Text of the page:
Mitarashi dango and hojicha
|Place of origin||Japan|
|Region or state||Kyoto|
|Creator(s)||Mitarashi Tea House|
|Main ingredient(s)||Rice flour, sweet soy sauce|
Mitarashi dango (みたらし団子、御手洗団子?) is a type of dango skewered onto sticks in groups of 3–5 (traditionally 5) and covered with a sweet soy sauce glaze. It is characterized by its glassy glaze and burnt fragrance.
Mitarashi dango originates from the Kamo Mitarashi Tea House in the Shimogamo area of Sakyo ward of Kyoto, Japan. Mitarashi dango is said to be named after the bubbles of the mitarashi (御手洗団子?) (purifying water placed at the entrance of a shrine) of the Shimogamo shrine nearby. Another theory is that the 5-dango version sold at the original tea house was made to imitate a human body; the top-most dango represented the head, and the remaining four represented the arms and legs.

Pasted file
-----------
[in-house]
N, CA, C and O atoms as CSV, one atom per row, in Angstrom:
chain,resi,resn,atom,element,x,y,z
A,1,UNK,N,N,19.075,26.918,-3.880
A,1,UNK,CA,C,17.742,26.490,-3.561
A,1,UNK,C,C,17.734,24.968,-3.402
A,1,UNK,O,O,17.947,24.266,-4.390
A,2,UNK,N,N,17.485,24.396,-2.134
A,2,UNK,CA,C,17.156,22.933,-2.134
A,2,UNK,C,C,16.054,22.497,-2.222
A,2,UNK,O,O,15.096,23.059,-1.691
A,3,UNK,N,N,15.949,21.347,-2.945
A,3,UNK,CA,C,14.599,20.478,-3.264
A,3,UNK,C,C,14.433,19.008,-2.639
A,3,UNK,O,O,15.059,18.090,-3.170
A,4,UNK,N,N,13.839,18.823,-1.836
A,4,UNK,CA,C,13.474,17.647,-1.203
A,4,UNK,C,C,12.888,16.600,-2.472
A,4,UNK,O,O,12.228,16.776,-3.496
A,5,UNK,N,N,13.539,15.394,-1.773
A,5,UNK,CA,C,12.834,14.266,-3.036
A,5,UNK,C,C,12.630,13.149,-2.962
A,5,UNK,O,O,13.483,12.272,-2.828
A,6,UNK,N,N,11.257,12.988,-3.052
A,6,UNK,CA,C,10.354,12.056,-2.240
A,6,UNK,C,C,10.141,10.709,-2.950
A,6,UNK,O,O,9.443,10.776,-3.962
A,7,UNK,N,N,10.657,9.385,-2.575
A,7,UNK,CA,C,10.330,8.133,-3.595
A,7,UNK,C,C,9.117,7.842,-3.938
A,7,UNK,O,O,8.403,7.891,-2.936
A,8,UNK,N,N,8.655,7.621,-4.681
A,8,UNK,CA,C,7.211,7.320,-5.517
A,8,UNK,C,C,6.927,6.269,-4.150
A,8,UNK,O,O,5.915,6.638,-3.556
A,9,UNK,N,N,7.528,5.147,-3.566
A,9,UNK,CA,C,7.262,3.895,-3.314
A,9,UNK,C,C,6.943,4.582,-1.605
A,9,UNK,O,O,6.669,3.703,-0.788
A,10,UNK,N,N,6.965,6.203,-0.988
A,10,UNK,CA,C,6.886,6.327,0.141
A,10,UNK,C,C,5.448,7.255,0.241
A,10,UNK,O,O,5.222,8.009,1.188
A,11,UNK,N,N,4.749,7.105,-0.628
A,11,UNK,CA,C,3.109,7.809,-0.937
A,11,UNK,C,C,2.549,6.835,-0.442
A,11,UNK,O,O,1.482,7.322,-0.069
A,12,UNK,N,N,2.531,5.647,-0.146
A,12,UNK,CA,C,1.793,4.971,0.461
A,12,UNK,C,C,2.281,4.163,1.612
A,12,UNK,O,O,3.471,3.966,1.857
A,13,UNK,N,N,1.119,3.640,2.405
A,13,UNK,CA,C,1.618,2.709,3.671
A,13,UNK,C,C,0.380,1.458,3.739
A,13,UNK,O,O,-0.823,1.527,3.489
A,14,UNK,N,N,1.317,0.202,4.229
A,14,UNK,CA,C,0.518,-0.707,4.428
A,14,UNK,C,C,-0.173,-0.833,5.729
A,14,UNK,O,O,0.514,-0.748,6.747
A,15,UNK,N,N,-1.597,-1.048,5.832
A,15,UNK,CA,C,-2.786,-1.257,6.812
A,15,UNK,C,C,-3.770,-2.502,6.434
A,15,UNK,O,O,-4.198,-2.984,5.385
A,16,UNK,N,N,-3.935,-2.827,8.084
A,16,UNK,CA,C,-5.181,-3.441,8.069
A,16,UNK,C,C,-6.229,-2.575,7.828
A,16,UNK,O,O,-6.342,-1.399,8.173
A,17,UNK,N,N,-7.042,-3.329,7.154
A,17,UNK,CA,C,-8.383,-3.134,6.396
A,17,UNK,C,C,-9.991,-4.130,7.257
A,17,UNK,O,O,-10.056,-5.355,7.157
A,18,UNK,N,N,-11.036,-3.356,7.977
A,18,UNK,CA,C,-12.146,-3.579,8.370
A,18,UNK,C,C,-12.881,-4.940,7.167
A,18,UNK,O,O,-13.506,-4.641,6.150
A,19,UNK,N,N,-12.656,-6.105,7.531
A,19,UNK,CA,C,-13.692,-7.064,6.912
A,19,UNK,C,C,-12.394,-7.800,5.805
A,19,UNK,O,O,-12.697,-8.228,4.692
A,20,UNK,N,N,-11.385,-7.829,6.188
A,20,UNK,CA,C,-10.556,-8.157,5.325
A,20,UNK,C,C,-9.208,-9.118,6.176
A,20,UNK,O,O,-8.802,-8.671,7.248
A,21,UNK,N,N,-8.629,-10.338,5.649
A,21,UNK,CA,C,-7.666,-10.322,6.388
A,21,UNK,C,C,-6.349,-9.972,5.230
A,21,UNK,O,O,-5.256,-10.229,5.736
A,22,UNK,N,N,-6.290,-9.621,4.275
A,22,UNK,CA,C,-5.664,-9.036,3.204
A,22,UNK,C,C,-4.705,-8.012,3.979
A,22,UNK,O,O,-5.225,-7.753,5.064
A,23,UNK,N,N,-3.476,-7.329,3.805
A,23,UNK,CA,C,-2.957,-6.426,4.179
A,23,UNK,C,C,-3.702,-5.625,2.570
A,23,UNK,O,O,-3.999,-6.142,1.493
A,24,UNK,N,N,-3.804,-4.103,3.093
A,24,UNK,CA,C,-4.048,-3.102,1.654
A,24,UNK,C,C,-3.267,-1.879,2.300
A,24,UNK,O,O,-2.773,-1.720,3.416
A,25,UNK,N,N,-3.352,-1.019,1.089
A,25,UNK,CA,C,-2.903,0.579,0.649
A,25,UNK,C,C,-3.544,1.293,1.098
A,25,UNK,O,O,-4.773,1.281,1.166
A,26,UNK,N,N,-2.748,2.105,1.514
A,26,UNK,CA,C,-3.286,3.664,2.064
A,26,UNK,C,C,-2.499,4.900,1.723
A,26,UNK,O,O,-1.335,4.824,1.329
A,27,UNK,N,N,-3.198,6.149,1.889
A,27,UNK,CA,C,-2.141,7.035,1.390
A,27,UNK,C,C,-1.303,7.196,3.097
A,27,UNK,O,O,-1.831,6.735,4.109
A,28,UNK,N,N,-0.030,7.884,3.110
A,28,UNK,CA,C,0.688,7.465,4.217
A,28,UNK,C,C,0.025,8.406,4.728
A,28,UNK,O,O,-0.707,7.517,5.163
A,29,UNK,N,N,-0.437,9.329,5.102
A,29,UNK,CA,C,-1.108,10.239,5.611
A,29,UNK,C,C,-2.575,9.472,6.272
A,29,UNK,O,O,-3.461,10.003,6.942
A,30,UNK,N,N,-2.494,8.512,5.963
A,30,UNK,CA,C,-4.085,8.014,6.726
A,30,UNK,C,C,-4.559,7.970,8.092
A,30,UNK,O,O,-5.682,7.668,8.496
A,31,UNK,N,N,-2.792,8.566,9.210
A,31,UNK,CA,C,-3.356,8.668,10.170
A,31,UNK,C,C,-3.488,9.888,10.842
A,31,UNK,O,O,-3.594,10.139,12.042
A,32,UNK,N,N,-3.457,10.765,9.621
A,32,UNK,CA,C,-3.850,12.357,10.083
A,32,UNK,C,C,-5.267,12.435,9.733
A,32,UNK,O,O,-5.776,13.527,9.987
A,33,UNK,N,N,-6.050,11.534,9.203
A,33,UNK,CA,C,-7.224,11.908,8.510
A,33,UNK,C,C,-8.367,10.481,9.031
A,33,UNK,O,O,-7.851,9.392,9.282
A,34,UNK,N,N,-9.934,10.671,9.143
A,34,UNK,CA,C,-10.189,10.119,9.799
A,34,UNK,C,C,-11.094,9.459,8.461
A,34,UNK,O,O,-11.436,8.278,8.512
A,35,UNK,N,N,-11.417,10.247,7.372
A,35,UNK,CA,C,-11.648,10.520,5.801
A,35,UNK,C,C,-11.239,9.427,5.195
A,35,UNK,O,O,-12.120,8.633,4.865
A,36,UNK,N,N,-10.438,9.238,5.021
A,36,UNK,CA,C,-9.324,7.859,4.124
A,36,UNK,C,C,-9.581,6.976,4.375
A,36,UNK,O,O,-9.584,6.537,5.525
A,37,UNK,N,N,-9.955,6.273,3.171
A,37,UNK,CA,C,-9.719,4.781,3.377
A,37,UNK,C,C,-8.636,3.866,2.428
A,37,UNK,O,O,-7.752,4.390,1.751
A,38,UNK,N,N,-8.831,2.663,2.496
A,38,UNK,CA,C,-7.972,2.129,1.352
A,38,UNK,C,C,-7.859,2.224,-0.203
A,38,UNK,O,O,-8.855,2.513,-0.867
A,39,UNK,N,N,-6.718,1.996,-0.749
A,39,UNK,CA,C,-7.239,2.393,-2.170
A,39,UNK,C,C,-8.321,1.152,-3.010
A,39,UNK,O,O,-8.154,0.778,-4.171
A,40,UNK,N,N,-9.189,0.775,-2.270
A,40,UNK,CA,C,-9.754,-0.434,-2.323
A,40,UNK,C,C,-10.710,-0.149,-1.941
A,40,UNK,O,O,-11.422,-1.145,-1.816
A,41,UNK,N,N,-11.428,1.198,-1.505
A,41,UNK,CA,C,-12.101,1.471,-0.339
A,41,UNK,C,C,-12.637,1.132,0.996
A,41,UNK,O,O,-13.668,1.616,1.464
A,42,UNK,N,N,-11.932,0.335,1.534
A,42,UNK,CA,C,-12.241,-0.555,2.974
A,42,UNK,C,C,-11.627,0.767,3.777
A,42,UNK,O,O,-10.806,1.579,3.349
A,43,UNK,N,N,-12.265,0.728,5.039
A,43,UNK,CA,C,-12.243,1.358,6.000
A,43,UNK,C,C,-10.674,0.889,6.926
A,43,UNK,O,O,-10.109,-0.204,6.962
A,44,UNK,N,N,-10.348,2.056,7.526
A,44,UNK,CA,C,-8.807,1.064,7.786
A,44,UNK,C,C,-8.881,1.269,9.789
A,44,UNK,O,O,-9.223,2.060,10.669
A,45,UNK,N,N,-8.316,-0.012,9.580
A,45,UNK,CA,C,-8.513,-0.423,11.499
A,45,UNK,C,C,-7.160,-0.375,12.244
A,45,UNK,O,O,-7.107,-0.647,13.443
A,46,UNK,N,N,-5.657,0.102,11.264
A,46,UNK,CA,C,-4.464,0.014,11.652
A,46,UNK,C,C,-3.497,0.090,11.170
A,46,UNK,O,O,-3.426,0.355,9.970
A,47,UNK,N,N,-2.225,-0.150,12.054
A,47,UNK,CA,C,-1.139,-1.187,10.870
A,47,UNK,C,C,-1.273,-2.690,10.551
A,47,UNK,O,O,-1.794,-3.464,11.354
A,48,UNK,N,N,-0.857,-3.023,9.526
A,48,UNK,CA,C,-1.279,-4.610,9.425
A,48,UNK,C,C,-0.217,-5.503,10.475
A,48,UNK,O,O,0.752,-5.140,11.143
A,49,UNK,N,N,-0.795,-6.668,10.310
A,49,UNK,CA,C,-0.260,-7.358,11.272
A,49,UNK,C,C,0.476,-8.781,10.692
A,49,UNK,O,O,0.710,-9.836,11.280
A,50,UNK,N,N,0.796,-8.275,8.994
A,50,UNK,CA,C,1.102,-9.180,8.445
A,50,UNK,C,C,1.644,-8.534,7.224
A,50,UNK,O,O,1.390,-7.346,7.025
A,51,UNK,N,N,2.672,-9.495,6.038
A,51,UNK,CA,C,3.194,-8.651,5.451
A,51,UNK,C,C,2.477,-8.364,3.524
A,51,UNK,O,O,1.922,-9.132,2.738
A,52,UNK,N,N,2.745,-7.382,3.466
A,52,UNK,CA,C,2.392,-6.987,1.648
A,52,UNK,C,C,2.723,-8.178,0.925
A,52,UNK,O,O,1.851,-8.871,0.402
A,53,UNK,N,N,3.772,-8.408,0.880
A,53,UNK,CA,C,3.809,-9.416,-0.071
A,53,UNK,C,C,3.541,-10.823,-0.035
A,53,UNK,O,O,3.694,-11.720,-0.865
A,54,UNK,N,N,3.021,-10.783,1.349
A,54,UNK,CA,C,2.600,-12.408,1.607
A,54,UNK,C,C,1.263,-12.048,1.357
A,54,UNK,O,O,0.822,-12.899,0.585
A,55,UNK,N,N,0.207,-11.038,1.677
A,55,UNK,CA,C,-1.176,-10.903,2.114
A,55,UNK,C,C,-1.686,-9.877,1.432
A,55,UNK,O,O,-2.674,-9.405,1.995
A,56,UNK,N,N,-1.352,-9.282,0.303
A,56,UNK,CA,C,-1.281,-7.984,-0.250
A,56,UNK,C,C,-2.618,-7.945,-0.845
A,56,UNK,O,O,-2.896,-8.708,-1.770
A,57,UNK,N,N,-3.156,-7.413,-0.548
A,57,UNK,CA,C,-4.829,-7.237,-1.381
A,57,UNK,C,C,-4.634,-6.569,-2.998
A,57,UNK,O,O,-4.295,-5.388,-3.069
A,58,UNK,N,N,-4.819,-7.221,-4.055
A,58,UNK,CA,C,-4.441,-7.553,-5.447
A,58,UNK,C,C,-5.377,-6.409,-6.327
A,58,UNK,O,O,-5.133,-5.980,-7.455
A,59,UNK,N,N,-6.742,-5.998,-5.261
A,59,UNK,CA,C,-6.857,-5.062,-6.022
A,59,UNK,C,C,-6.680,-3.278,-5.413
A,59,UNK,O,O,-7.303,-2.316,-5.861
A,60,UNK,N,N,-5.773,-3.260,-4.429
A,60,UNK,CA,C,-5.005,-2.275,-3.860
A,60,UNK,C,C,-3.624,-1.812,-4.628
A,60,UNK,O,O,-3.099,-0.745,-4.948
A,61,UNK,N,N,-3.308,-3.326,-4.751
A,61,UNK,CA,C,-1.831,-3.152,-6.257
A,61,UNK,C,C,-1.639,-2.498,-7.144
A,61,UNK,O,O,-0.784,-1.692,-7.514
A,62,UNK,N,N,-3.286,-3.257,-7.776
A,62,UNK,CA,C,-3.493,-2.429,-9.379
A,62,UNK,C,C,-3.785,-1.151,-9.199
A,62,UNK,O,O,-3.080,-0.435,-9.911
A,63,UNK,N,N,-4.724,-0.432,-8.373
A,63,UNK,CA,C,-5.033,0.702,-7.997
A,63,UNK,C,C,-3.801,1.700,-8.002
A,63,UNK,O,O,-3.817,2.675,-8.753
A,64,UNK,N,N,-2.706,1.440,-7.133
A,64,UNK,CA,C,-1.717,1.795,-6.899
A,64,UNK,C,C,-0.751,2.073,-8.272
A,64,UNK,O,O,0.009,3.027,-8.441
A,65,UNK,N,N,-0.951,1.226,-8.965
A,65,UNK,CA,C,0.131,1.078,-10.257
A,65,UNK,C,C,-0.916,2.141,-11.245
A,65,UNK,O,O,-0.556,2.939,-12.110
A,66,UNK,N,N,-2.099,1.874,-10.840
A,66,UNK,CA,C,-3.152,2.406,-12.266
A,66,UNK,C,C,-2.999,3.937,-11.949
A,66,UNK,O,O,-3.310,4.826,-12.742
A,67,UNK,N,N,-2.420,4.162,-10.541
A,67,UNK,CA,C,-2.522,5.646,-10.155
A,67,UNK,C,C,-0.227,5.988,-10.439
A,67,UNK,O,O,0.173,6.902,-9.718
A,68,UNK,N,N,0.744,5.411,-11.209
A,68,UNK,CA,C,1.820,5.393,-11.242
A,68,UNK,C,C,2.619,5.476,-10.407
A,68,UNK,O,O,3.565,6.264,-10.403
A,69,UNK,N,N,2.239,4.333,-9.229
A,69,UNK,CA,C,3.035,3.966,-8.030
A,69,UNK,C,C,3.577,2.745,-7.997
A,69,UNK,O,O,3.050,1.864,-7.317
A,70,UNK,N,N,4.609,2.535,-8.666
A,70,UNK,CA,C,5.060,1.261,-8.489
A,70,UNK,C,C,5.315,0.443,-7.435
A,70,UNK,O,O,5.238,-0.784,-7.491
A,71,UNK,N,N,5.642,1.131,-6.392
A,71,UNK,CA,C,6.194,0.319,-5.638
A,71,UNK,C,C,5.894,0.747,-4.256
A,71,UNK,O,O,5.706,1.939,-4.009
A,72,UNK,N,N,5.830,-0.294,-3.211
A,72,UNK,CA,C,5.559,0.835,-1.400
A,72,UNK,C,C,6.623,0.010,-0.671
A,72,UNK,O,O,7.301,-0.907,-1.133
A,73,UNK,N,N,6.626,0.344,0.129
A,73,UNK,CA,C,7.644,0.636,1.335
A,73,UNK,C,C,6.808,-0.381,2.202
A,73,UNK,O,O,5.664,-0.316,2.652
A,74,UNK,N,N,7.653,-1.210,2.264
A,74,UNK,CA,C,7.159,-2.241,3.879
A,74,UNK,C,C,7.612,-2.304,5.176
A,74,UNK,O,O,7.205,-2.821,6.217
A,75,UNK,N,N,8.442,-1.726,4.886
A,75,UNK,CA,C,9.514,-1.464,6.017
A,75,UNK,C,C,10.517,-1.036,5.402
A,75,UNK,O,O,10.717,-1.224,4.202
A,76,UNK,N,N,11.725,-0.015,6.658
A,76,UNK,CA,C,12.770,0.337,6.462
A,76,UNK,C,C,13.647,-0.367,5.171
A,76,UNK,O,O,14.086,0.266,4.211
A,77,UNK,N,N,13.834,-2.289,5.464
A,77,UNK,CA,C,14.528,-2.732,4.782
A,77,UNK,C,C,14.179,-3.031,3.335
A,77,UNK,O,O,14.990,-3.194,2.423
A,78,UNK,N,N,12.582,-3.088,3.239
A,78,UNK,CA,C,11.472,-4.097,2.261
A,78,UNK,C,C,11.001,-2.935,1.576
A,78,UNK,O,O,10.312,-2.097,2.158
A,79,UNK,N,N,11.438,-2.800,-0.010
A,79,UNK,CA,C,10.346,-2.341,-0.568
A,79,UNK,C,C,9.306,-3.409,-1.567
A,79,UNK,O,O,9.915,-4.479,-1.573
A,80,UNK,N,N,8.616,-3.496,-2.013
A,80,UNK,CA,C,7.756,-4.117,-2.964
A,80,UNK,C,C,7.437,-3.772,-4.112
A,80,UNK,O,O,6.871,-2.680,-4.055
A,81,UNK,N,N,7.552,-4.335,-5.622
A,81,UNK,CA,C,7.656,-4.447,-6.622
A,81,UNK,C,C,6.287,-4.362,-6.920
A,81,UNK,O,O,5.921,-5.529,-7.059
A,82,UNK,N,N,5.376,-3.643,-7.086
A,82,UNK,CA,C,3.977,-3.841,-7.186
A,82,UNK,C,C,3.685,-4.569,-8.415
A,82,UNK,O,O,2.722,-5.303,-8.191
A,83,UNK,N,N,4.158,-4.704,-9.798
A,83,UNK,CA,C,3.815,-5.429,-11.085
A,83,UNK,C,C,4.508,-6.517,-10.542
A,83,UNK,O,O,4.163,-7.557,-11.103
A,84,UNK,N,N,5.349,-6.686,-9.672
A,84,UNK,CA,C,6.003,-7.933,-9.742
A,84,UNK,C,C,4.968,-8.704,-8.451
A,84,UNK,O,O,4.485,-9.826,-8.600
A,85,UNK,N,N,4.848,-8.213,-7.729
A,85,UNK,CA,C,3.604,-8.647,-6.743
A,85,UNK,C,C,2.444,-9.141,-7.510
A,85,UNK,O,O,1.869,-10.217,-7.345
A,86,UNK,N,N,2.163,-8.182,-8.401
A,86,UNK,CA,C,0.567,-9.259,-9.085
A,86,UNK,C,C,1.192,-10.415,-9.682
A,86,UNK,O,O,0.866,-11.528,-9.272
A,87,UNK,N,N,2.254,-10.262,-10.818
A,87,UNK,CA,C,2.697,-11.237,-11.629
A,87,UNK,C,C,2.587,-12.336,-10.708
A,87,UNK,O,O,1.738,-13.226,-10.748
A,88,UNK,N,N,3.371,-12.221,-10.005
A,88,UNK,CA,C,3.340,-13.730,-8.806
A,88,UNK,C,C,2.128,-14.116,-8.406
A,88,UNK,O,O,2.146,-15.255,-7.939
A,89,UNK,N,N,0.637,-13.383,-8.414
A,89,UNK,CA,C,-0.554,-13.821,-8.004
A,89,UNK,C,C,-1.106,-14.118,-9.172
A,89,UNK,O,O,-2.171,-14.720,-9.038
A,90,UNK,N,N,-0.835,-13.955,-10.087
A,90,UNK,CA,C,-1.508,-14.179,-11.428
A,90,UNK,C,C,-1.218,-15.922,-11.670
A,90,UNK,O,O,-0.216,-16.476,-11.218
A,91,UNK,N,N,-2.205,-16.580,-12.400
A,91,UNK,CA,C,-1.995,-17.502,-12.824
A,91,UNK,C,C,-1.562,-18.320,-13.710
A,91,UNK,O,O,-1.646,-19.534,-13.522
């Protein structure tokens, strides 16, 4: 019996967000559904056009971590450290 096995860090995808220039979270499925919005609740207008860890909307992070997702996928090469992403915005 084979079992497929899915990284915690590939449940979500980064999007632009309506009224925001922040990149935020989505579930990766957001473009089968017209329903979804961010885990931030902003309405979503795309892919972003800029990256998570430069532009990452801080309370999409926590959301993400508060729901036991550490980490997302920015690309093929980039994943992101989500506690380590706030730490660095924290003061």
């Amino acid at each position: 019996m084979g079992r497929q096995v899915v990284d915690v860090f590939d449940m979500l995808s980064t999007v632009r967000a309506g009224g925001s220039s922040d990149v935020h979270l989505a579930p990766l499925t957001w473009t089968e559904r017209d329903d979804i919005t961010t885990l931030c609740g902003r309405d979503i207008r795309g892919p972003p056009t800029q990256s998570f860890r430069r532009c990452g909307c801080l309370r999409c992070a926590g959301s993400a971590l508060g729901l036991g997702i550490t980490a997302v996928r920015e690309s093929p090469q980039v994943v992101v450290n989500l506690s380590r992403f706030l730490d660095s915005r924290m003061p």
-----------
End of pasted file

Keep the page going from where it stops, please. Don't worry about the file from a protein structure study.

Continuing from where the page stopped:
This dango is also sold in supermarkets and convenience stores in Japan. However, these versions of mitarashi dango have a relatively higher proportion of sugar to increase shelf life and are sweeter than those found at traditional tea houses and dango shops.